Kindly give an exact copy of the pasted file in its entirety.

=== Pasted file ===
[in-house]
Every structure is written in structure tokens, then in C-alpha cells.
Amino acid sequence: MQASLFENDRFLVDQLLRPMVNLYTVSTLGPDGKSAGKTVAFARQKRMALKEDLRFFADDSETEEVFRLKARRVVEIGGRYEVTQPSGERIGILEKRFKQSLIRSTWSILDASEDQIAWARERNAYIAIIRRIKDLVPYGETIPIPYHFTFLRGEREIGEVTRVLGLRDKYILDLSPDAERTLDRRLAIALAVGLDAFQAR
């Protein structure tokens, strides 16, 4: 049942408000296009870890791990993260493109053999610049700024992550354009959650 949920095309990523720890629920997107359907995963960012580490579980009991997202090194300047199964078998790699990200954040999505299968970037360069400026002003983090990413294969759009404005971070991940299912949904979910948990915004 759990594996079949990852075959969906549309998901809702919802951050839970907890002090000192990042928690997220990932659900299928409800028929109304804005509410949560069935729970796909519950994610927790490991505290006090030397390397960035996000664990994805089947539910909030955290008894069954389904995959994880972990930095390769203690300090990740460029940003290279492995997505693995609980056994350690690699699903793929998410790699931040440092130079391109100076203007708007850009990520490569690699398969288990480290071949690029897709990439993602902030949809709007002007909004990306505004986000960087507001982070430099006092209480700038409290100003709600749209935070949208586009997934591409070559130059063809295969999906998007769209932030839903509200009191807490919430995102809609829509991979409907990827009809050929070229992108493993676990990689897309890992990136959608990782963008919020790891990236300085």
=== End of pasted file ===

[in-house]
Every structure is written in structure tokens, then in C-alpha cells.
Amino acid sequence: MQASLFENDRFLVDQLLRPMVNLYTVSTLGPDGKSAGKTVAFARQKRMALKEDLRFFADDSETEEVFRLKARRVVEIGGRYEVTQPSGERIGILEKRFKQSLIRSTWSILDASEDQIAWARERNAYIAIIRRIKDLVPYGETIPIPYHFTFLRGEREIGEVTRVLGLRDKYILDLSPDAERTLDRRLAIALAVGLDAFQAR
């Protein structure tokens, strides 16, 4: 049942408000296009870890791990993260493109053999610049700024992550354009959650 949920095309990523720890629920997107359907995963960012580490579980009991997202090194300047199964078998790699990200954040999505299968970037360069400026002003983090990413294969759009404005971070991940299912949904979910948990915004 759990594996079949990852075959969906549309998901809702919802951050839970907890002090000192990042928690997220990932659900299928409800028929109304804005509410949560069935729970796909519950994610927790490991505290006090030397390397960035996000664990994805089947539910909030955290008894069954389904995959994880972990930095390769203690300090990740460029940003290279492995997505693995609980056994350690690699699903793929998410790699931040440092130079391109100076203007708007850009990520490569690699398969288990480290071949690029897709990439993602902030949809709007002007909004990306505004986000960087507001982070430099006092209480700038409290100003709600749209935070949208586009997934591409070559130059063809295969999906998007769209932030839903509200009191807490919430995102809609829509991979409907990827009809050929070229992108493993676990990689897309890992990136959608990782963008919020790891990236300085």